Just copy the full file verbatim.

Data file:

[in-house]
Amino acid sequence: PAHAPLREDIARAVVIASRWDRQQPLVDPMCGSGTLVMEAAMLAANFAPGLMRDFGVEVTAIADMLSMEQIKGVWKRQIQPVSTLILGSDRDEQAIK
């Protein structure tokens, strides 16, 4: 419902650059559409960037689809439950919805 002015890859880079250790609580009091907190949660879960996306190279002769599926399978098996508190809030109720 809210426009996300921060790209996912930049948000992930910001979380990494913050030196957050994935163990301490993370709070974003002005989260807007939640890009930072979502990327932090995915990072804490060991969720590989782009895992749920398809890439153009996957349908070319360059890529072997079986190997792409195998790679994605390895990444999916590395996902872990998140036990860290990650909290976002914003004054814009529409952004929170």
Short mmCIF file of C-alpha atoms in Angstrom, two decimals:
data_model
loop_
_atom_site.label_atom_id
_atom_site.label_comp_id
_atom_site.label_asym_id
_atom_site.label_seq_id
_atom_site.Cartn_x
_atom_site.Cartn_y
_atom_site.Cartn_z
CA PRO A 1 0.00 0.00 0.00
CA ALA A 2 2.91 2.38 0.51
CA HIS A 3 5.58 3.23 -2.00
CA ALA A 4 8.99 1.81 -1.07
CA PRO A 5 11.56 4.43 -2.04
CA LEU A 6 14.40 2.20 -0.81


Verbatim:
[in-house]
Amino acid sequence: PAHAPLREDIARAVVIASRWDRQQPLVDPMCGSGTLVMEAAMLAANFAPGLMRDFGVEVTAIADMLSMEQIKGVWKRQIQPVSTLILGSDRDEQAIK
């Protein structure tokens, strides 16, 4: 419902650059559409960037689809439950919805 002015890859880079250790609580009091907190949660879960996306190279002769599926399978098996508190809030109720 809210426009996300921060790209996912930049948000992930910001979380990494913050030196957050994935163990301490993370709070974003002005989260807007939640890009930072979502990327932090995915990072804490060991969720590989782009895992749920398809890439153009996957349908070319360059890529072997079986190997792409195998790679994605390895990444999916590395996902872990998140036990860290990650909290976002914003004054814009529409952004929170």
Short mmCIF file of C-alpha atoms in Angstrom, two decimals:
data_model
loop_
_atom_site.label_atom_id
_atom_site.label_comp_id
_atom_site.label_asym_id
_atom_site.label_seq_id
_atom_site.Cartn_x
_atom_site.Cartn_y
_atom_site.Cartn_z
CA PRO A 1 0.00 0.00 0.00
CA ALA A 2 2.91 2.38 0.51
CA HIS A 3 5.58 3.23 -2.00
CA ALA A 4 8.99 1.81 -1.07
CA PRO A 5 11.56 4.43 -2.04
CA LEU A 6 14.40 2.20 -0.81